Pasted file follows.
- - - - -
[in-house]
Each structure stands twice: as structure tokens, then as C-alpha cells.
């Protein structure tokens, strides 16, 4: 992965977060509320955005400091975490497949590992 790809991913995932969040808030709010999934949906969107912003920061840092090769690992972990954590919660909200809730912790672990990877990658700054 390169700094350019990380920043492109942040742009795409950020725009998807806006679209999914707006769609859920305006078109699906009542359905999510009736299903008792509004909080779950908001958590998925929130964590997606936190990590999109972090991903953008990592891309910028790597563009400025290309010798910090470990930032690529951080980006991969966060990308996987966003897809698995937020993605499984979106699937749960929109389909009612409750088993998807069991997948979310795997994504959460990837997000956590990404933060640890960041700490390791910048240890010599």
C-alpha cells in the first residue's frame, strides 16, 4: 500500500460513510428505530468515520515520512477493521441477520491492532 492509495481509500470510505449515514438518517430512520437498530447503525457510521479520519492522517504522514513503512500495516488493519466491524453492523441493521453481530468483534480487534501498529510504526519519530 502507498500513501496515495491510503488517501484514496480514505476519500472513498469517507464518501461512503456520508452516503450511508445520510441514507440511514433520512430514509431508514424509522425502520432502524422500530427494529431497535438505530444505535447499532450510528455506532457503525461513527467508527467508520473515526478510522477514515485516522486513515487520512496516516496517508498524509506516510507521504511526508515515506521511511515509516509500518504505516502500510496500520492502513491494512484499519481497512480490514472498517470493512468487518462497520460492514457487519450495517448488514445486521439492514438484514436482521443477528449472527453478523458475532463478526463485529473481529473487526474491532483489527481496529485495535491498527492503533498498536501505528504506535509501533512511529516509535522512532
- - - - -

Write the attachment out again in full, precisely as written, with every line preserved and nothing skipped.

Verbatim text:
[in-house]
Each structure stands twice: as structure tokens, then as C-alpha cells.
């Protein structure tokens, strides 16, 4: 992965977060509320955005400091975490497949590992 790809991913995932969040808030709010999934949906969107912003920061840092090769690992972990954590919660909200809730912790672990990877990658700054 390169700094350019990380920043492109942040742009795409950020725009998807806006679209999914707006769609859920305006078109699906009542359905999510009736299903008792509004909080779950908001958590998925929130964590997606936190990590999109972090991903953008990592891309910028790597563009400025290309010798910090470990930032690529951080980006991969966060990308996987966003897809698995937020993605499984979106699937749960929109389909009612409750088993998807069991997948979310795997994504959460990837997000956590990404933060640890960041700490390791910048240890010599």
C-alpha cells in the first residue's frame, strides 16, 4: 500500500460513510428505530468515520515520512477493521441477520491492532 492509495481509500470510505449515514438518517430512520437498530447503525457510521479520519492522517504522514513503512500495516488493519466491524453492523441493521453481530468483534480487534501498529510504526519519530 502507498500513501496515495491510503488517501484514496480514505476519500472513498469517507464518501461512503456520508452516503450511508445520510441514507440511514433520512430514509431508514424509522425502520432502524422500530427494529431497535438505530444505535447499532450510528455506532457503525461513527467508527467508520473515526478510522477514515485516522486513515487520512496516516496517508498524509506516510507521504511526508515515506521511511515509516509500518504505516502500510496500520492502513491494512484499519481497512480490514472498517470493512468487518462497520460492514457487519450495517448488514445486521439492514438484514436482521443477528449472527453478523458475532463478526463485529473481529473487526474491532483489527481496529485495535491498527492503533498498536501505528504506535509501533512511529516509535522512532